A Finalist for the Los Angeles Times Book Prize

A new book from a poet whose work is "wild with imagination, unafraid, ambitious, inventive" (Jorie Graham)


Located in a menacing, gothic landscape, the poems that comprise A Woman of Property draw formal and imaginative boundaries against boundless mortal threat, but as all borders are vulnerable, this ominous collection ultimately stages an urgent and deeply imperiled boundary dispute where haunting, illusion, the presence of the past, and disembodied voices only further unsettle questions of material and spiritual possession. This is a theatrical book of dilapidated houses and overgrown gardens, of passageways and thresholds, edges, prosceniums, unearthings, and root systems. The unstable property lines here rove from heaven to hell, troubling proportion and upsetting propriety in the name of unfathomable propagation. Are all the gates in this book folly? Are the walls too easily scaled to hold anything back or impose self-confinement? What won't a poem do to get to the other side?
© Nicole Craine
Robyn Schiff is the author of the poetry collections Information Desk: An Epic; Worth; Revolver; and A Woman of Property, which was a finalist for the Los Angeles Times Book Prize. Schiff’s poems have appeared in The New Yorker, The New Republic, The American Poetry Review, The Yale Review, Poetry, and elsewhere. The recipient of the Joseph Brodsky Rome Prize in Literature, she is a professor at the University of Chicago and coedits Canarium Books. View titles by Robyn Schiff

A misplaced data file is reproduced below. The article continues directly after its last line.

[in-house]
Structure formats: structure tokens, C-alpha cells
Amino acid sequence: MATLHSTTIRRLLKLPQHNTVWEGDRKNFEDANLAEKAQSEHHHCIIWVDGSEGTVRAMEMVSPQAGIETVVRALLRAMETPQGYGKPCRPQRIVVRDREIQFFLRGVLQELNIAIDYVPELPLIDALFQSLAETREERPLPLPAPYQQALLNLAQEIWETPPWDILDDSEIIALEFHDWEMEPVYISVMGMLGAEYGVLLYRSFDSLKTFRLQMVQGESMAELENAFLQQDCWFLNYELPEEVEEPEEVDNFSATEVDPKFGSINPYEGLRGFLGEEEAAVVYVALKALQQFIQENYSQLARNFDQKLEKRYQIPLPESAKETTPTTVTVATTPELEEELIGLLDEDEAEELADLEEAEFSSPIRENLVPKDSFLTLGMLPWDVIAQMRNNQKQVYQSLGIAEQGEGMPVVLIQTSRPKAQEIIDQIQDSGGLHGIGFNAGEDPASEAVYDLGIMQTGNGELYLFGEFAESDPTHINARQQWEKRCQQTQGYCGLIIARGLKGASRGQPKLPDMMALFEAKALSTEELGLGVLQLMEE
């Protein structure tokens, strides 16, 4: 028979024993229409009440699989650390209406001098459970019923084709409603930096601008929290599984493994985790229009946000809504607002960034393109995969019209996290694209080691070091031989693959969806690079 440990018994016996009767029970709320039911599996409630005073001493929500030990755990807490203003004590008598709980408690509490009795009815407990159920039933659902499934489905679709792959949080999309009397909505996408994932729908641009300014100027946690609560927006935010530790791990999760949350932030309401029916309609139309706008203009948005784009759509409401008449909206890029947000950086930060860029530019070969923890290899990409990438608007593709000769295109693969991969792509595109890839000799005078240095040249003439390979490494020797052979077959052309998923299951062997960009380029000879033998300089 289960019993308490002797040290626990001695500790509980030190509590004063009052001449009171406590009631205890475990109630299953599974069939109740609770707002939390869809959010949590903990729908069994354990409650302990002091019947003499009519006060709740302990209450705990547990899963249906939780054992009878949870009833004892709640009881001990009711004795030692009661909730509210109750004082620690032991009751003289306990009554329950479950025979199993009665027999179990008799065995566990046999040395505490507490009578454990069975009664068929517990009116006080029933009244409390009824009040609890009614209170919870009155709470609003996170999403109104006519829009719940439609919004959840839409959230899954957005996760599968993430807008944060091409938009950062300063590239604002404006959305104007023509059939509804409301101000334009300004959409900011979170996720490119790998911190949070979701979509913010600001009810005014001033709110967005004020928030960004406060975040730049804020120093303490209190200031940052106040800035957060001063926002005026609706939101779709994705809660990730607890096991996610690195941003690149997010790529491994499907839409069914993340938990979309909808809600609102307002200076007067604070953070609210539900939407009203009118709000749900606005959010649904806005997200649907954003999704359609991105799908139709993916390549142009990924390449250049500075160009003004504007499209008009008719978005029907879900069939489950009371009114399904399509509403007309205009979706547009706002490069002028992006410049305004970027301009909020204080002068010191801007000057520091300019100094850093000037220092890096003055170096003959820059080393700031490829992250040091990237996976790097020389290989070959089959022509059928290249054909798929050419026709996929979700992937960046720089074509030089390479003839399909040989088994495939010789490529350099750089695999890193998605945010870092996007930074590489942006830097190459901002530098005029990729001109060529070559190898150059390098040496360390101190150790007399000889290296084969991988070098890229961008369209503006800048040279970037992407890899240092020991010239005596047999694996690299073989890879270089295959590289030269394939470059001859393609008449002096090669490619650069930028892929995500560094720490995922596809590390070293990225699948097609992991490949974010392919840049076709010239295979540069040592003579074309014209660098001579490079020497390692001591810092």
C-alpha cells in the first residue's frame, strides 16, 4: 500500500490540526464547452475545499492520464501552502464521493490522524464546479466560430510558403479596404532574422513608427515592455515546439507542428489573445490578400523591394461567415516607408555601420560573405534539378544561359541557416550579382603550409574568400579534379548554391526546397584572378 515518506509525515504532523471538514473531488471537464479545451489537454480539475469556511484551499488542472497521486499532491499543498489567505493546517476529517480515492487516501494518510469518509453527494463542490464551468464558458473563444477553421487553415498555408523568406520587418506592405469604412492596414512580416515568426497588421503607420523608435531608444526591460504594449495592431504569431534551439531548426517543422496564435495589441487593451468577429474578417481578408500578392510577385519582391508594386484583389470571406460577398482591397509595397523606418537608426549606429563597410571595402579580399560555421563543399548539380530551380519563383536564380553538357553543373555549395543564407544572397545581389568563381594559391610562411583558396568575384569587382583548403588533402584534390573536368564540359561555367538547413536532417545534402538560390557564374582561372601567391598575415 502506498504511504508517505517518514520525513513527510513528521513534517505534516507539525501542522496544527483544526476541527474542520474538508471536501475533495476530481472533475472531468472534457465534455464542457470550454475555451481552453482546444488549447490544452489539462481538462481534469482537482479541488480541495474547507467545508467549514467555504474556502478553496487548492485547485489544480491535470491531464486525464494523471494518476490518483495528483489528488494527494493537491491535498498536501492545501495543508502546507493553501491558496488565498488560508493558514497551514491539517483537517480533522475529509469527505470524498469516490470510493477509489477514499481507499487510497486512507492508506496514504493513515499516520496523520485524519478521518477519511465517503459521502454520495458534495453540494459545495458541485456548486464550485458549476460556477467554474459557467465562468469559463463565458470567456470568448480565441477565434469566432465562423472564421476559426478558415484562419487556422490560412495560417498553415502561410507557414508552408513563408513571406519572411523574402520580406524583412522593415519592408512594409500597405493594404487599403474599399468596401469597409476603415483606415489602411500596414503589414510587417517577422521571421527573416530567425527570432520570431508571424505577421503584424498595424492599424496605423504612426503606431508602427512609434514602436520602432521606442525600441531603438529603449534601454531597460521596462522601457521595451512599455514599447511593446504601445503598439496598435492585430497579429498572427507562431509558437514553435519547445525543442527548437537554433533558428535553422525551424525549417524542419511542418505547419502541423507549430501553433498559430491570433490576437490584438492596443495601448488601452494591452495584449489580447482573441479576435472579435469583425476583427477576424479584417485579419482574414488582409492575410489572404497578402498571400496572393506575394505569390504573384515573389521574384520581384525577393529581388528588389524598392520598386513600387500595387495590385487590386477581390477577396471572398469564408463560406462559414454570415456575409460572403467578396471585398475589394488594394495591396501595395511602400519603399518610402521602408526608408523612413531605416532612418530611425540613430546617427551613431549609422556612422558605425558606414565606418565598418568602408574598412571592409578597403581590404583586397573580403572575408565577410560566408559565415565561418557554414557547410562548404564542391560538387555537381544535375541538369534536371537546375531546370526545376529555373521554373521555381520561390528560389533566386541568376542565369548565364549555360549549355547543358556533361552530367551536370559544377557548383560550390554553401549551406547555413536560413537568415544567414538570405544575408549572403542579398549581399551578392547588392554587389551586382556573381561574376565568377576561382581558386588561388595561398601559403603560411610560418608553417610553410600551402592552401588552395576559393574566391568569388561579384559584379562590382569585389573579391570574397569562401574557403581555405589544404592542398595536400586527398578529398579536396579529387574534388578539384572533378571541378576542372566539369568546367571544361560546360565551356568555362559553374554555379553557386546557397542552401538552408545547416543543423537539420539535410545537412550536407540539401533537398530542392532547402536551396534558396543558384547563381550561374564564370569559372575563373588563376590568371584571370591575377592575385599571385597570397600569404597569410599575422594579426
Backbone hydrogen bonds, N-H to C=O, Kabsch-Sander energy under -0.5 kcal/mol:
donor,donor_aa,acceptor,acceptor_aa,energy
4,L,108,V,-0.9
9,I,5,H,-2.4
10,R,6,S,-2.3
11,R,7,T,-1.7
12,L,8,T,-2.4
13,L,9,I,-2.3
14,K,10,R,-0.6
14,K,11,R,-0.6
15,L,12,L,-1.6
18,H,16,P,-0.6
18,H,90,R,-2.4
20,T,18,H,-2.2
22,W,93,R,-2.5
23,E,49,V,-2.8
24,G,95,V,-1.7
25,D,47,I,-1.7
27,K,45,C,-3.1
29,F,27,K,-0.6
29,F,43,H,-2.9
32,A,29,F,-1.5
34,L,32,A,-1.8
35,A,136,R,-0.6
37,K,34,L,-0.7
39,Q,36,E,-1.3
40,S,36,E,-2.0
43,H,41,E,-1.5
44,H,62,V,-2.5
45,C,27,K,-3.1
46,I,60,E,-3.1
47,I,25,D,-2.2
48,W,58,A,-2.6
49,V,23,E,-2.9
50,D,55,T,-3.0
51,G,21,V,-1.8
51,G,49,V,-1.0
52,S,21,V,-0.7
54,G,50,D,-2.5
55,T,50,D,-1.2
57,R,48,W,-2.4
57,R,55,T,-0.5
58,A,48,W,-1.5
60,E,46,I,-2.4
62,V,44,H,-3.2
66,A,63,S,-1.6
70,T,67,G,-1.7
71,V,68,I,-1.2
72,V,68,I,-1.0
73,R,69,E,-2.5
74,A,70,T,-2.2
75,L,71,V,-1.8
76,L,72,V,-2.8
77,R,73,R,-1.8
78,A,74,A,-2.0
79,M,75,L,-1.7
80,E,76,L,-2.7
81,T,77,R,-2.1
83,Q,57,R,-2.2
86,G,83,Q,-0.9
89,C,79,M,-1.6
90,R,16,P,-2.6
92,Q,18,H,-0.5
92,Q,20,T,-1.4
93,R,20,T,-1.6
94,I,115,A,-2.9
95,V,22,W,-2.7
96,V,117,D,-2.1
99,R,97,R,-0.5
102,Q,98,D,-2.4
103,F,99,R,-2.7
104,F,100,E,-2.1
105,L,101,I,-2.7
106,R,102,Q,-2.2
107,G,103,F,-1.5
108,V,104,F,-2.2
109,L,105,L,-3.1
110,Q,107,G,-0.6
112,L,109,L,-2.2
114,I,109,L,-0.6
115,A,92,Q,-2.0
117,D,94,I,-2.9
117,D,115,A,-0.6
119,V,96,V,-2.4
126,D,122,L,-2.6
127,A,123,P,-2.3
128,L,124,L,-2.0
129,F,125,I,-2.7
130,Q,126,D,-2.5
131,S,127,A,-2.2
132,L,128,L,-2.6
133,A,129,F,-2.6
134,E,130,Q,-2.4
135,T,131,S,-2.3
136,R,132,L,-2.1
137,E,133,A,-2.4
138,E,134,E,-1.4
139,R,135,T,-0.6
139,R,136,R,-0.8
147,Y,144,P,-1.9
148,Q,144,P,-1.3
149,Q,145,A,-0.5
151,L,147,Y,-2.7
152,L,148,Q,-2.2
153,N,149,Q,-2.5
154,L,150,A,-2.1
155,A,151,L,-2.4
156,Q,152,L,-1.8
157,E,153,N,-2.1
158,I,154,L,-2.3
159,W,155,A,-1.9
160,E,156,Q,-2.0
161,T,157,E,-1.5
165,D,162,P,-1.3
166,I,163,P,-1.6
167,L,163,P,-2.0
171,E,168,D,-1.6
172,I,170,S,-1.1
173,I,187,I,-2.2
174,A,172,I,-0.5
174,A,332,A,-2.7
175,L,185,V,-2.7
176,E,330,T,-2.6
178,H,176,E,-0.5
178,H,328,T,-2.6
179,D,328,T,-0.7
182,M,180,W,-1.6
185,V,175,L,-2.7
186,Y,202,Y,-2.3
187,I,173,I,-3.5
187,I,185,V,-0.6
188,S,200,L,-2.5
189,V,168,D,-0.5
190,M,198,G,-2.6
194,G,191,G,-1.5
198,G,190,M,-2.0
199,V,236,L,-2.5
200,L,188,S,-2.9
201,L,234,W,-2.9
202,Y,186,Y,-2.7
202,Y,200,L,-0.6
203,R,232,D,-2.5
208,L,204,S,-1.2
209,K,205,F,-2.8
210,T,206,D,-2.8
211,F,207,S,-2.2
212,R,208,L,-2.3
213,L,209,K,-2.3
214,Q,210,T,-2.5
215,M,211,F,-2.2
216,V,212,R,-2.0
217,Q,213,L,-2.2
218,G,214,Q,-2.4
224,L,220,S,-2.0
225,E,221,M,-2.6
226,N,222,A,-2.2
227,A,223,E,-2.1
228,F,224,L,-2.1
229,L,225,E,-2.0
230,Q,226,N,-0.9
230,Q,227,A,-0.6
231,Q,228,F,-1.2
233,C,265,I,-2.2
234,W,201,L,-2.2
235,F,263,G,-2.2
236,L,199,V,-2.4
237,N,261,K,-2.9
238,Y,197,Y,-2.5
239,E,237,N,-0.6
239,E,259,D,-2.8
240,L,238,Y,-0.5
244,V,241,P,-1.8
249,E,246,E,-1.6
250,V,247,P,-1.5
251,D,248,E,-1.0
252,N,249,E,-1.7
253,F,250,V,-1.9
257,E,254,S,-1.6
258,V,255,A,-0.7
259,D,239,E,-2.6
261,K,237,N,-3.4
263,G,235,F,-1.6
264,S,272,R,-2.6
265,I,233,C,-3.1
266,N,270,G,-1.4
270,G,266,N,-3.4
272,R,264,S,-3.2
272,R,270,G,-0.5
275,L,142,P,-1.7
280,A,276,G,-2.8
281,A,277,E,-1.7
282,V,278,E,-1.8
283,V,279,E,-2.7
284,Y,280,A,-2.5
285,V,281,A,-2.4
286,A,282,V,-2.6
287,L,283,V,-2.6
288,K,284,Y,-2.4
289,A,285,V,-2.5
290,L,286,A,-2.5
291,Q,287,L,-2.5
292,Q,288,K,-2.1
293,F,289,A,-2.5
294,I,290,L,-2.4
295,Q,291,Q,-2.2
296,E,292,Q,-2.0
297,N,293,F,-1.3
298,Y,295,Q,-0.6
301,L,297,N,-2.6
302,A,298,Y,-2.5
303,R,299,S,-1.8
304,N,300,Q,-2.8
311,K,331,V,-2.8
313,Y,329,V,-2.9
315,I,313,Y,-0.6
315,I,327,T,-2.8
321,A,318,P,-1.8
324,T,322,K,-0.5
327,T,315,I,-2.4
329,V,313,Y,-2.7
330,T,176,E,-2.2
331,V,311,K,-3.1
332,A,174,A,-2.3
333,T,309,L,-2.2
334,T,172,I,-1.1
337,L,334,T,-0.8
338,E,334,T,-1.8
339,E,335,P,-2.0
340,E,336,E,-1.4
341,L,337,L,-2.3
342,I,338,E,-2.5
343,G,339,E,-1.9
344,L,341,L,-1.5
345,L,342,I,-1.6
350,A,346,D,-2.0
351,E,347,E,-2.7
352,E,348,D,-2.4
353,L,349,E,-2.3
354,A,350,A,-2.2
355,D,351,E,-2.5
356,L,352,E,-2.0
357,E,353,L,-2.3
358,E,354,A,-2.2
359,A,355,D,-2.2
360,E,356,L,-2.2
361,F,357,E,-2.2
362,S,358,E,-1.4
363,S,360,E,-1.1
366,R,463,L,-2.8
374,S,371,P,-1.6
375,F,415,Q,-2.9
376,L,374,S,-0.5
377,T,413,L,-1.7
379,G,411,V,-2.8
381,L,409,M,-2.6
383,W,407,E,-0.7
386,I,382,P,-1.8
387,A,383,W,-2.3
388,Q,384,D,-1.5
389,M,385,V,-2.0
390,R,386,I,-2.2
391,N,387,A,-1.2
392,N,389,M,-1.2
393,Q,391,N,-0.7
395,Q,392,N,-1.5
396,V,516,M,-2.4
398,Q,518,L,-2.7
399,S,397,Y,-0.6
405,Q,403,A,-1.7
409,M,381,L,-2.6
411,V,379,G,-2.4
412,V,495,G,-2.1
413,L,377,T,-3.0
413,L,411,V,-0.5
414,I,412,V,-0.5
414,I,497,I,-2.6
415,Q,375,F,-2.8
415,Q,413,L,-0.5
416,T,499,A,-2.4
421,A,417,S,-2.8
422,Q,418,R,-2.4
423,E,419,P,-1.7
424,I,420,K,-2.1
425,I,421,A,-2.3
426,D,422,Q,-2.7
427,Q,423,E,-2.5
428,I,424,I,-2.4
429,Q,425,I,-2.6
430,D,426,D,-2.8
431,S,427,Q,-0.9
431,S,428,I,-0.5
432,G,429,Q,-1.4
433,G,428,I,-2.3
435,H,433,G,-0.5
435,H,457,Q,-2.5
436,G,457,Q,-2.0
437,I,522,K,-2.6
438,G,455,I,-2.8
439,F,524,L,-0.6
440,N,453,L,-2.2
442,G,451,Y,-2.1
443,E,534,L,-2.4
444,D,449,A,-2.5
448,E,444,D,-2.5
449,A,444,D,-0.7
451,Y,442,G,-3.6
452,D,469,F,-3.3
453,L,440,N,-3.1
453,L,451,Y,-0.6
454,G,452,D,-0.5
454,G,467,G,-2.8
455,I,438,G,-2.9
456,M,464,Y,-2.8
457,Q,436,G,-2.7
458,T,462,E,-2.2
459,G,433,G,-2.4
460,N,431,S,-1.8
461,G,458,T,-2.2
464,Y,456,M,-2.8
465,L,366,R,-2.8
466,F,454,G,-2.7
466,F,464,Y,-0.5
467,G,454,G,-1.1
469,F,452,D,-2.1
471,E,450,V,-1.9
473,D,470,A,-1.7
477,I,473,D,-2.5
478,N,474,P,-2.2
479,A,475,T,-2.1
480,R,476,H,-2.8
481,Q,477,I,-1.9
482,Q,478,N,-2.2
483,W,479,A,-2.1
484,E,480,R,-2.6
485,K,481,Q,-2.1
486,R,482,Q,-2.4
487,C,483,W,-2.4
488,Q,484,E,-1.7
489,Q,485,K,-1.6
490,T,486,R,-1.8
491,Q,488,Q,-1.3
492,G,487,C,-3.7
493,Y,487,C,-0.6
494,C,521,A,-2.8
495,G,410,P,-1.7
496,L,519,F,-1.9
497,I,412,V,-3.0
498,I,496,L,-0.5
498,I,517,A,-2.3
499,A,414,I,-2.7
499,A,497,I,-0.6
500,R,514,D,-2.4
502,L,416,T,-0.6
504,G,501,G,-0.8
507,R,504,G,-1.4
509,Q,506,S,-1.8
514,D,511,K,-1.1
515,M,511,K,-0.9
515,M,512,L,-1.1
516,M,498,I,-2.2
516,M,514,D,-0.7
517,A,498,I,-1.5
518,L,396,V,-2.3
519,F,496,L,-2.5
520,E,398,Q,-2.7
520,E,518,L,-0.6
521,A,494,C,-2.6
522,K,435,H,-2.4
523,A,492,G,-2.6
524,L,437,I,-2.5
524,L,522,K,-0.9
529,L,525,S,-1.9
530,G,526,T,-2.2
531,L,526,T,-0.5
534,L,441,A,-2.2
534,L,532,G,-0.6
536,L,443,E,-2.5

About

A Finalist for the Los Angeles Times Book Prize

A new book from a poet whose work is "wild with imagination, unafraid, ambitious, inventive" (Jorie Graham)


Located in a menacing, gothic landscape, the poems that comprise A Woman of Property draw formal and imaginative boundaries against boundless mortal threat, but as all borders are vulnerable, this ominous collection ultimately stages an urgent and deeply imperiled boundary dispute where haunting, illusion, the presence of the past, and disembodied voices only further unsettle questions of material and spiritual possession. This is a theatrical book of dilapidated houses and overgrown gardens, of passageways and thresholds, edges, prosceniums, unearthings, and root systems. The unstable property lines here rove from heaven to hell, troubling proportion and upsetting propriety in the name of unfathomable propagation. Are all the gates in this book folly? Are the walls too easily scaled to hold anything back or impose self-confinement? What won't a poem do to get to the other side?

Author

© Nicole Craine
Robyn Schiff is the author of the poetry collections Information Desk: An Epic; Worth; Revolver; and A Woman of Property, which was a finalist for the Los Angeles Times Book Prize. Schiff’s poems have appeared in The New Yorker, The New Republic, The American Poetry Review, The Yale Review, Poetry, and elsewhere. The recipient of the Joseph Brodsky Rome Prize in Literature, she is a professor at the University of Chicago and coedits Canarium Books. View titles by Robyn Schiff

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